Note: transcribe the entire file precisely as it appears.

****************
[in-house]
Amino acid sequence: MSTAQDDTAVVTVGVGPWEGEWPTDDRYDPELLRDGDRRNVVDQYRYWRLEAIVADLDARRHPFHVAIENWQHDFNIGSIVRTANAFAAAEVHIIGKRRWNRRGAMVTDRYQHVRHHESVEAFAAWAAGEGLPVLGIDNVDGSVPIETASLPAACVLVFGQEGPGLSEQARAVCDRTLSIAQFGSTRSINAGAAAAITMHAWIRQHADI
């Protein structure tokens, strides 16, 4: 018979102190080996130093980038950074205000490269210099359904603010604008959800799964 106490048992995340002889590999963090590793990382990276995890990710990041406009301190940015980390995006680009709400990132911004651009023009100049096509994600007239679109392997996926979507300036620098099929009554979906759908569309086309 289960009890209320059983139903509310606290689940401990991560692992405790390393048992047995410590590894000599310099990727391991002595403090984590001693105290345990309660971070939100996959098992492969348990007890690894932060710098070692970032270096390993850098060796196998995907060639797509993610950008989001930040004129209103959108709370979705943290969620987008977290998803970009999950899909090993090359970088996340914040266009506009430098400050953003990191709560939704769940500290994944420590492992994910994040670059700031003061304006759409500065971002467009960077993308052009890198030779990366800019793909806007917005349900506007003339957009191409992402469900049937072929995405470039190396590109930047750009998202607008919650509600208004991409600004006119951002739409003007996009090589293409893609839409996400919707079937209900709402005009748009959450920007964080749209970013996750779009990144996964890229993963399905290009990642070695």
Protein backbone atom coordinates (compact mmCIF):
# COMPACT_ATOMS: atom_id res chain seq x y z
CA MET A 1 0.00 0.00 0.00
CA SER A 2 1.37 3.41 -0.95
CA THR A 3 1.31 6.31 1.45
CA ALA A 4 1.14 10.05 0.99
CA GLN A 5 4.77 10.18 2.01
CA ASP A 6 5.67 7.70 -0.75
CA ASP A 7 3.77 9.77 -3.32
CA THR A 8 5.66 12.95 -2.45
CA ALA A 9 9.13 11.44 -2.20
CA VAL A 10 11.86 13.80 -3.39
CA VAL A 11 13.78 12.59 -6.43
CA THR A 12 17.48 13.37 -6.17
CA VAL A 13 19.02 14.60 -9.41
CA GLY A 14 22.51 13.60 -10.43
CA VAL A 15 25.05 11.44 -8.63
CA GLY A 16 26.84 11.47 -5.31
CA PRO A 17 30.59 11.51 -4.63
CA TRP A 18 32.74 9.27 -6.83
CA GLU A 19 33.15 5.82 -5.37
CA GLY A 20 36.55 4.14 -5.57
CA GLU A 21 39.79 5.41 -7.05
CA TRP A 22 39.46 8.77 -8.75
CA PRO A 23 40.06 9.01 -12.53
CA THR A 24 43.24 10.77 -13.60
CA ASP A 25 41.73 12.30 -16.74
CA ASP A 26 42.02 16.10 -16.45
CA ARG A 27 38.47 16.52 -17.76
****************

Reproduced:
[in-house]
Amino acid sequence: MSTAQDDTAVVTVGVGPWEGEWPTDDRYDPELLRDGDRRNVVDQYRYWRLEAIVADLDARRHPFHVAIENWQHDFNIGSIVRTANAFAAAEVHIIGKRRWNRRGAMVTDRYQHVRHHESVEAFAAWAAGEGLPVLGIDNVDGSVPIETASLPAACVLVFGQEGPGLSEQARAVCDRTLSIAQFGSTRSINAGAAAAITMHAWIRQHADI
């Protein structure tokens, strides 16, 4: 018979102190080996130093980038950074205000490269210099359904603010604008959800799964 106490048992995340002889590999963090590793990382990276995890990710990041406009301190940015980390995006680009709400990132911004651009023009100049096509994600007239679109392997996926979507300036620098099929009554979906759908569309086309 289960009890209320059983139903509310606290689940401990991560692992405790390393048992047995410590590894000599310099990727391991002595403090984590001693105290345990309660971070939100996959098992492969348990007890690894932060710098070692970032270096390993850098060796196998995907060639797509993610950008989001930040004129209103959108709370979705943290969620987008977290998803970009999950899909090993090359970088996340914040266009506009430098400050953003990191709560939704769940500290994944420590492992994910994040670059700031003061304006759409500065971002467009960077993308052009890198030779990366800019793909806007917005349900506007003339957009191409992402469900049937072929995405470039190396590109930047750009998202607008919650509600208004991409600004006119951002739409003007996009090589293409893609839409996400919707079937209900709402005009748009959450920007964080749209970013996750779009990144996964890229993963399905290009990642070695």
Protein backbone atom coordinates (compact mmCIF):
# COMPACT_ATOMS: atom_id res chain seq x y z
CA MET A 1 0.00 0.00 0.00
CA SER A 2 1.37 3.41 -0.95
CA THR A 3 1.31 6.31 1.45
CA ALA A 4 1.14 10.05 0.99
CA GLN A 5 4.77 10.18 2.01
CA ASP A 6 5.67 7.70 -0.75
CA ASP A 7 3.77 9.77 -3.32
CA THR A 8 5.66 12.95 -2.45
CA ALA A 9 9.13 11.44 -2.20
CA VAL A 10 11.86 13.80 -3.39
CA VAL A 11 13.78 12.59 -6.43
CA THR A 12 17.48 13.37 -6.17
CA VAL A 13 19.02 14.60 -9.41
CA GLY A 14 22.51 13.60 -10.43
CA VAL A 15 25.05 11.44 -8.63
CA GLY A 16 26.84 11.47 -5.31
CA PRO A 17 30.59 11.51 -4.63
CA TRP A 18 32.74 9.27 -6.83
CA GLU A 19 33.15 5.82 -5.37
CA GLY A 20 36.55 4.14 -5.57
CA GLU A 21 39.79 5.41 -7.05
CA TRP A 22 39.46 8.77 -8.75
CA PRO A 23 40.06 9.01 -12.53
CA THR A 24 43.24 10.77 -13.60
CA ASP A 25 41.73 12.30 -16.74
CA ASP A 26 42.02 16.10 -16.45
CA ARG A 27 38.47 16.52 -17.76